Tuesday, December 4, 2012

Cryptopsy – S/T

I can’t tell you why, but I have always been intrigued by Quebec.  Even as a 3rd grader, we had to write a report about some other part of the world, and I chose Quebec.  Maybe it’s the idea the smack in the middle of English speaking North America there is this corner of Canada that refuses to let go of the old ways.  They speak French and celebrate their uniqueness.  I actually had the good fortune to live in and around Montreal for a couple of years after I got out of school and it was a dream come true for me.  Still intrigued and still love the place.

And speaking of the old ways, and Quebec, here we have Cryptopsy, from Montreal and getting back to the tried and true that brought them so many fans.  What a beast of an album this is.  Death metal through and through, with some really awesome technical stuff thrown in, this one will really get you moving.  Forget about previous album “The Unspoken King” and previous band personnel on said album.  Jon Levasseur is back and Flo Mounier is still there on the drums.  This is classic Cryptopsy, and a not at all gentle reminder of what these French Canadians are capable of when they are hitting on all cylinders.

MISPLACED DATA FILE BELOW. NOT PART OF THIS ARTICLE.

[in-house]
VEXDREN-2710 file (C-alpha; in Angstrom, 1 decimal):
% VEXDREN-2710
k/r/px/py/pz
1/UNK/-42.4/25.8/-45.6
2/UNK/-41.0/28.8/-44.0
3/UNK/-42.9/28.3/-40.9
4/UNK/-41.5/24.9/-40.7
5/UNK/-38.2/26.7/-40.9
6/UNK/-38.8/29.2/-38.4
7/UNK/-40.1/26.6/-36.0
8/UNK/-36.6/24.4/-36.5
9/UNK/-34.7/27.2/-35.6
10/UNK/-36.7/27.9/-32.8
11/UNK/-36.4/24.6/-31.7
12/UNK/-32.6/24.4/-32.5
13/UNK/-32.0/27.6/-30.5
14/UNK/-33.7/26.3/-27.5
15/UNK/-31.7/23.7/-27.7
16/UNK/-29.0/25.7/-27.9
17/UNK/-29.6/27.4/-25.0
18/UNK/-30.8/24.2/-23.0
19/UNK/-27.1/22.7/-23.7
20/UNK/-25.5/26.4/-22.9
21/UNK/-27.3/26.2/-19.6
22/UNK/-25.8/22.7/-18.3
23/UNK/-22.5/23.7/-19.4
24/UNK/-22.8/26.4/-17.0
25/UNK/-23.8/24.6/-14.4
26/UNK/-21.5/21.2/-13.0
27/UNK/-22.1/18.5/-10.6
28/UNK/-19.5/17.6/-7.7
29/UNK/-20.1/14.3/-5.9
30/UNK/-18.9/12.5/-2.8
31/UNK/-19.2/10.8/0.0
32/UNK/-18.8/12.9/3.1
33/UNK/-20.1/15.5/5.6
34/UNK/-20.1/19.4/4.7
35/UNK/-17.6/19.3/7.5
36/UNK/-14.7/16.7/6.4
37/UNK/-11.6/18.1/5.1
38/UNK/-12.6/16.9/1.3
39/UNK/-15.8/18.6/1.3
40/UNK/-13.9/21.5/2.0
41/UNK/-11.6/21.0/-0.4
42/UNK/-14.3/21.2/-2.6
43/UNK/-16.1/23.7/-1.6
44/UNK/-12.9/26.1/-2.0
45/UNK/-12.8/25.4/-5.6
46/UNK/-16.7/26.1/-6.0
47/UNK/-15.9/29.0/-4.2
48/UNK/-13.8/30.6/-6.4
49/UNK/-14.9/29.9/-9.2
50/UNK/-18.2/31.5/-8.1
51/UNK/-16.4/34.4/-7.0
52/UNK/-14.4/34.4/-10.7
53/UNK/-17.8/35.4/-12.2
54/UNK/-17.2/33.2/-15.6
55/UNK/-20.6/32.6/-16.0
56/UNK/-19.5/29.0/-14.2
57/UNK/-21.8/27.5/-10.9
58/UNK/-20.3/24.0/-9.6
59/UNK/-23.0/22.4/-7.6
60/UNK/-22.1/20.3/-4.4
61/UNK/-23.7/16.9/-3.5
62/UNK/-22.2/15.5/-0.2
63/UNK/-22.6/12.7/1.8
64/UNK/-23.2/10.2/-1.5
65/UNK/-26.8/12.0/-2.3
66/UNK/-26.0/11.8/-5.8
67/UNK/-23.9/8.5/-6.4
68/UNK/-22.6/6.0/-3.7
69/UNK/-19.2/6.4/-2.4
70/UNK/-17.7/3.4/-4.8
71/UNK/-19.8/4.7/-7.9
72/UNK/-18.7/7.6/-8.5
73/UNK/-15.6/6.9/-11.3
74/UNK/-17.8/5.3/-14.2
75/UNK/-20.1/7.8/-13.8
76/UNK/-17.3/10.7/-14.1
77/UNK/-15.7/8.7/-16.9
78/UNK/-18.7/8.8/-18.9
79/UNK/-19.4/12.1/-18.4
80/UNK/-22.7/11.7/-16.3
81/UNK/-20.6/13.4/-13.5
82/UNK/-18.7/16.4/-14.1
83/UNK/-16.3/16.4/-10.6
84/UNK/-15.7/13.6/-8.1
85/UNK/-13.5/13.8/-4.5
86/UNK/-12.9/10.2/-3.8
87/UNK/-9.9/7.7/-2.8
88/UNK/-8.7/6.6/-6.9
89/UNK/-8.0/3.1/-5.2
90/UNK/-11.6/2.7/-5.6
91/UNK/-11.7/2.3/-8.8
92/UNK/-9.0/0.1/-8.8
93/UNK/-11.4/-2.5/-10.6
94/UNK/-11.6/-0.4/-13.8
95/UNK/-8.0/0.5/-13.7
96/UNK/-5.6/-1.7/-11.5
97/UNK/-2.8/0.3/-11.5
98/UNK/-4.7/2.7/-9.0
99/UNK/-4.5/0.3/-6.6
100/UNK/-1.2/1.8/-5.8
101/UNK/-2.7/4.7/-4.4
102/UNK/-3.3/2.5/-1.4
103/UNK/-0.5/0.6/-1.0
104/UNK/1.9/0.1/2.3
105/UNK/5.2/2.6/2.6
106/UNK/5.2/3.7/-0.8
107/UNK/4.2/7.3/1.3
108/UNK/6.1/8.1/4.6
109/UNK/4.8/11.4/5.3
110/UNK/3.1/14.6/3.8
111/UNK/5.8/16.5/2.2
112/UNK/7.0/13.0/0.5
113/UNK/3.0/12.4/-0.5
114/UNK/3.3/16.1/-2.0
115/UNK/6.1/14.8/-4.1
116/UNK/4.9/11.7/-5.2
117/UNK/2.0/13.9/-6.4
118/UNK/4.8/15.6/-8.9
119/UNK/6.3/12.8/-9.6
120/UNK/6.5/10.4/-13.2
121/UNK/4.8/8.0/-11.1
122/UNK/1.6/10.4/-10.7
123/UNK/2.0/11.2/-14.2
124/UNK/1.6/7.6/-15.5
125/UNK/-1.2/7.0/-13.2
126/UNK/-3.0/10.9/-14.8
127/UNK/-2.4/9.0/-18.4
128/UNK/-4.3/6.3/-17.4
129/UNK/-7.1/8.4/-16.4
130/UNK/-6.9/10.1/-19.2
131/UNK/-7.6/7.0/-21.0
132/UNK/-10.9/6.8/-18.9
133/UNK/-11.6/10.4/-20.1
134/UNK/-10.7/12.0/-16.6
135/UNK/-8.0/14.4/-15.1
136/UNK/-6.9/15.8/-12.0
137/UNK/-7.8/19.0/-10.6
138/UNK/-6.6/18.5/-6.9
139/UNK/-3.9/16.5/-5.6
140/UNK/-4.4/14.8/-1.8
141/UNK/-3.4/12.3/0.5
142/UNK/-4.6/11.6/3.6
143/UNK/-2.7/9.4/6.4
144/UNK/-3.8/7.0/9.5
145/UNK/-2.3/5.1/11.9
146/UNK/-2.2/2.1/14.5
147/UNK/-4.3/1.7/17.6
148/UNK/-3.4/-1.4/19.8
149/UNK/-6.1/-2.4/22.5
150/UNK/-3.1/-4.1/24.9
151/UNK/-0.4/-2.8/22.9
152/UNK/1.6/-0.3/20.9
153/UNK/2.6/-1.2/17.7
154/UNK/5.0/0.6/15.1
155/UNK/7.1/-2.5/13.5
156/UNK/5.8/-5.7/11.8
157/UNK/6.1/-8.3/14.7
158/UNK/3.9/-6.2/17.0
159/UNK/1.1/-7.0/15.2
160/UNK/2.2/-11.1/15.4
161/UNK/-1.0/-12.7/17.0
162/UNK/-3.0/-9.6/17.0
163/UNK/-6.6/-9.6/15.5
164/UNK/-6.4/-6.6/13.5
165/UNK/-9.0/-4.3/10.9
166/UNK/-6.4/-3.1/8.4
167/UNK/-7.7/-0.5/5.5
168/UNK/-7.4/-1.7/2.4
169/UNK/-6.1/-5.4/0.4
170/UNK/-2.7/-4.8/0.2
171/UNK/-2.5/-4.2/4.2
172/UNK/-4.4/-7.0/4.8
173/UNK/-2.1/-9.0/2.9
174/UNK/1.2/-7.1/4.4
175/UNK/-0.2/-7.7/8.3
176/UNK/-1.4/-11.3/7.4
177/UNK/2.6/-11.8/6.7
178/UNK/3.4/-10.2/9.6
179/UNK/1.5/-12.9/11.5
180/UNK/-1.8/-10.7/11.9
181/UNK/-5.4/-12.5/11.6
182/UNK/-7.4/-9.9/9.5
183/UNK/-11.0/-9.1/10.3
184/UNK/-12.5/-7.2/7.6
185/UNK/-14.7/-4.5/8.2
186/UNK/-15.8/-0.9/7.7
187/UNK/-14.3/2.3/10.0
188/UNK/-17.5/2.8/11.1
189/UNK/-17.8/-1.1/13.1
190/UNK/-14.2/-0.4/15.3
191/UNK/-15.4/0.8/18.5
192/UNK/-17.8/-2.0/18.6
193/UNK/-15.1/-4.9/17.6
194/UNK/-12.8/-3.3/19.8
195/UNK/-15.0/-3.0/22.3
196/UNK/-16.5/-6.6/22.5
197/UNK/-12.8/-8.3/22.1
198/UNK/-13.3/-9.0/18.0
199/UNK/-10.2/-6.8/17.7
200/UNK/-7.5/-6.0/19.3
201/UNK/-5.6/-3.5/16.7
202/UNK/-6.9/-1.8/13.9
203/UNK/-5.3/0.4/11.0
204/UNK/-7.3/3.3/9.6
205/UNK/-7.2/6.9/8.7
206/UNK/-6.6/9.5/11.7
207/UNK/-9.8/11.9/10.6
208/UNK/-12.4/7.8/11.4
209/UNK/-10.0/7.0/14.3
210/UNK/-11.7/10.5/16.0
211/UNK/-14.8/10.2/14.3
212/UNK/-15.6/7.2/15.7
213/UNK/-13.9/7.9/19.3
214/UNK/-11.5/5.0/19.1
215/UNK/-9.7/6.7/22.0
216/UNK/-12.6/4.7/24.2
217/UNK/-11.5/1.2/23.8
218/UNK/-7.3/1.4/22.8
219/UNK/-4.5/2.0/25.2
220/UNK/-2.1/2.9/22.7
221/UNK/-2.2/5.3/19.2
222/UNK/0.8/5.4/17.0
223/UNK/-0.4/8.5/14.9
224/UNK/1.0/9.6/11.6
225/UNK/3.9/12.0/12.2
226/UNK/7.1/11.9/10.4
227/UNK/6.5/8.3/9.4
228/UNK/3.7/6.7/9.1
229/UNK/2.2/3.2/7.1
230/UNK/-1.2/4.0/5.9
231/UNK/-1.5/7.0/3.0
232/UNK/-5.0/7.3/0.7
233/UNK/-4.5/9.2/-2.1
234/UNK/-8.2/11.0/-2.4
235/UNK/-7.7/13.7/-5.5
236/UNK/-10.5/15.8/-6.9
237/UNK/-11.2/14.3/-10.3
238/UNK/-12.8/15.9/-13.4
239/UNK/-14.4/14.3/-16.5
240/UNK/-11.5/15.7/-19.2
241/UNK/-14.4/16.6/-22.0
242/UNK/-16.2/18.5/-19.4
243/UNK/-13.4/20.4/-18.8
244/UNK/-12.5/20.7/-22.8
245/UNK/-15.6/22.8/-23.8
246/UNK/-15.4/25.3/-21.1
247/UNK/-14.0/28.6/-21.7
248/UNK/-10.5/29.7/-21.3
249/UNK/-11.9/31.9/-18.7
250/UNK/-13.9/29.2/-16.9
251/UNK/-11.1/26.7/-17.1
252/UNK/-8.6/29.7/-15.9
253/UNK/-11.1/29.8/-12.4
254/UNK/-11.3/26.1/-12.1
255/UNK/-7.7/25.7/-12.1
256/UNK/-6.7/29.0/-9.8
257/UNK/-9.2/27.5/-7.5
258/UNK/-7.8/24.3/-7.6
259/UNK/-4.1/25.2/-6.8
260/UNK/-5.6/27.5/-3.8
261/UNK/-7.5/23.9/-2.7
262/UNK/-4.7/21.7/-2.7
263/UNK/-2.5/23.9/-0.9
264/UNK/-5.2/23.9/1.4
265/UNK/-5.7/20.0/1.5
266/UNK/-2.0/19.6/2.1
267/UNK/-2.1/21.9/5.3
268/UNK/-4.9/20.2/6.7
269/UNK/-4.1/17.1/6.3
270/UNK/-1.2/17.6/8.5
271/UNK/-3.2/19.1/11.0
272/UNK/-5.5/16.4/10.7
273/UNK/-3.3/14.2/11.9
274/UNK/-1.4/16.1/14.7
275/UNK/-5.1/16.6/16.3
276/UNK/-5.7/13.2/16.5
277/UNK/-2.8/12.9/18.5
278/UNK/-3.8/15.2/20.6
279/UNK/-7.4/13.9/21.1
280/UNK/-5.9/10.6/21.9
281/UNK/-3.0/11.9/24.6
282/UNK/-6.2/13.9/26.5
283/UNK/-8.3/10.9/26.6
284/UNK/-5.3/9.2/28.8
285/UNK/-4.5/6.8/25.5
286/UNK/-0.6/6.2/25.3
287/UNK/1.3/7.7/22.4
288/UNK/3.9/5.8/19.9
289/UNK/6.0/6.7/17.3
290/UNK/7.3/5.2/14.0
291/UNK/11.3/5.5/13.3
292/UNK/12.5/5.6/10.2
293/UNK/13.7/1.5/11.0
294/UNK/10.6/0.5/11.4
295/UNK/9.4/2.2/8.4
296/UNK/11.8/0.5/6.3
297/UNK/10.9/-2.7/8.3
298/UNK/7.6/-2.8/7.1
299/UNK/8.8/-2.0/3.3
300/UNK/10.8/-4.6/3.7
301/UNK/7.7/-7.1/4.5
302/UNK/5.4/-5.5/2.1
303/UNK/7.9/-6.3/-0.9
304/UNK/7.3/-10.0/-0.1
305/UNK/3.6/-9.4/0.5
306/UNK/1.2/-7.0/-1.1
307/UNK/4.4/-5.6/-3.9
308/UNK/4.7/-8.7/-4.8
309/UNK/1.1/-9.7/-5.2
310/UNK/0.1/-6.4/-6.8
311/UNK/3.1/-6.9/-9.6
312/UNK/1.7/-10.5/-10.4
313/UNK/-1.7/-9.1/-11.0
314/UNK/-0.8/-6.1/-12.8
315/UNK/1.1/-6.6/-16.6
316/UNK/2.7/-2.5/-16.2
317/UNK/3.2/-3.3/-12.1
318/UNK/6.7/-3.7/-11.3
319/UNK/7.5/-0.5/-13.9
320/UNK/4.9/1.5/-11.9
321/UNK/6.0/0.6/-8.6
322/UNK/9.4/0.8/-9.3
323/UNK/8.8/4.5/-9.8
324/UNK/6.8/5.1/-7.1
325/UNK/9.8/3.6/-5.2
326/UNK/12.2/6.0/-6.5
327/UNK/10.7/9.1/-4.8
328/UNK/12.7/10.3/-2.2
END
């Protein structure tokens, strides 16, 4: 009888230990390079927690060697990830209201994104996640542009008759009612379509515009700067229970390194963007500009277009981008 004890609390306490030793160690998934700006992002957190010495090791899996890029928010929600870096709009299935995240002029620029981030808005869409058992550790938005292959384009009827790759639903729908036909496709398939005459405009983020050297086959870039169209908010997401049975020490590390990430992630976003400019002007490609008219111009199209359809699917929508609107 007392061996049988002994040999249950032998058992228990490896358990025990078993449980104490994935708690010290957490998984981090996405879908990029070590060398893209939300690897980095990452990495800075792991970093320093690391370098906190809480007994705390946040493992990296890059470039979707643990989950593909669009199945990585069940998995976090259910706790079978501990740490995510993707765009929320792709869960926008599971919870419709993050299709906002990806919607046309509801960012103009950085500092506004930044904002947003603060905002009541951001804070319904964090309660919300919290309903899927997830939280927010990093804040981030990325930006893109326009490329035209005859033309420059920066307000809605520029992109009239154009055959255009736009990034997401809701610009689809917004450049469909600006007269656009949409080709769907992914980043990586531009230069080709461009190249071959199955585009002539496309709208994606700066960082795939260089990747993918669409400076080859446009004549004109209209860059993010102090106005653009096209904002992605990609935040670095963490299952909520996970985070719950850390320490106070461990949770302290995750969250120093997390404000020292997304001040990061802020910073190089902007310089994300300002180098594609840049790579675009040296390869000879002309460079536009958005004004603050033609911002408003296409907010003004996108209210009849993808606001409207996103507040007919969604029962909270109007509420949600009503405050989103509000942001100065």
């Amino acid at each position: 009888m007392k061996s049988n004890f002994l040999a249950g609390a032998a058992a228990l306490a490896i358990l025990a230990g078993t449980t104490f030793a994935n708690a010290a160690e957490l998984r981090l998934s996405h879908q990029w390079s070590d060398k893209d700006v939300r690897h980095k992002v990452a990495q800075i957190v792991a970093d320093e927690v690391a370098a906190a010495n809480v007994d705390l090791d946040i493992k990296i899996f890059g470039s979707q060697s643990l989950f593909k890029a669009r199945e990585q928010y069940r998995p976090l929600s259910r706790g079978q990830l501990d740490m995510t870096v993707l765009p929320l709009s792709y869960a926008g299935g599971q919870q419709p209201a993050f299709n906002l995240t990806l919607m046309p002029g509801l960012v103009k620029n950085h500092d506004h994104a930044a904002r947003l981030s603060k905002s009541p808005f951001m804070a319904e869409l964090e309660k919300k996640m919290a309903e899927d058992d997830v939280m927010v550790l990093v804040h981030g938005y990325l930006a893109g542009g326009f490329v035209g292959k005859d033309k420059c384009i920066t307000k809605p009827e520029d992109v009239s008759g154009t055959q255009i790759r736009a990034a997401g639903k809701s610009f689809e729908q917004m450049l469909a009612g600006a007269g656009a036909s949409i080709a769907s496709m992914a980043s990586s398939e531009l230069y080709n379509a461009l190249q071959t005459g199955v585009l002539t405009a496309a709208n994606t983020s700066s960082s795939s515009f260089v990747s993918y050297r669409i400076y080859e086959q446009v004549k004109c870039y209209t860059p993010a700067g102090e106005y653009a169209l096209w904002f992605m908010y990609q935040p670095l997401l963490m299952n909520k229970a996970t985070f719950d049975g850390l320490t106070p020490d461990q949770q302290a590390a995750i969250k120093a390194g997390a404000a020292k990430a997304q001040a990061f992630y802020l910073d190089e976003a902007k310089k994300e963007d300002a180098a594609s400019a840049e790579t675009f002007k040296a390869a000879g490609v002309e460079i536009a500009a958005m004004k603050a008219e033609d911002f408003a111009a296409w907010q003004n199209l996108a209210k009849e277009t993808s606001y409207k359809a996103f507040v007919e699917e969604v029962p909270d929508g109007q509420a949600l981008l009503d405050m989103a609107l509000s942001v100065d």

I have spoken often of my love of music that gives you an aural pummeling, and I knew within a minute that this album was going to provide just that.  Opening track “Two-Pound Torch” ignites this release, and is one of my personal faves.  The one that really got me going is “Red-Skinned Scapegoat”.  This track is just relentless in presenting riff upon riff from the guitars and some of the more amazing drumming I have heard on any type of release this year.  Absolutely outstanding stuff fellas!

Besides the return to previous form, the one thing I enjoyed the most about this album is that it is death metal through and through, but it also has its touches of technical playing which is absolutely brilliant.  The band really mix it up and keep it from being pure technicality, which can really get old fast, and is mostly some guitar player going “widdly widdly” as fast as he can, but that type of technical death metal has never really done much for me.  This, on the other hand, with all the old school elements of classic death, along with just the right touch of technical playing, is fantastic.  Levasseur and Mounier are really two forces to be reckoned with and they seem to really have a chemistry together that proves they never should have split up in the first place.

This album will come at you like a freight train bearing down on one of those little Smart cars at a railroad crossing.  Except in this case, the train will blow its whistle in warning, but it ain’t slowing down, and if it obliterates the Smart car, oh well.  That is what death metal is about.  You better get out of the way if you can’t handle it.  But if you love it, let that train annihilate you and feel the crushing power tear you apart.


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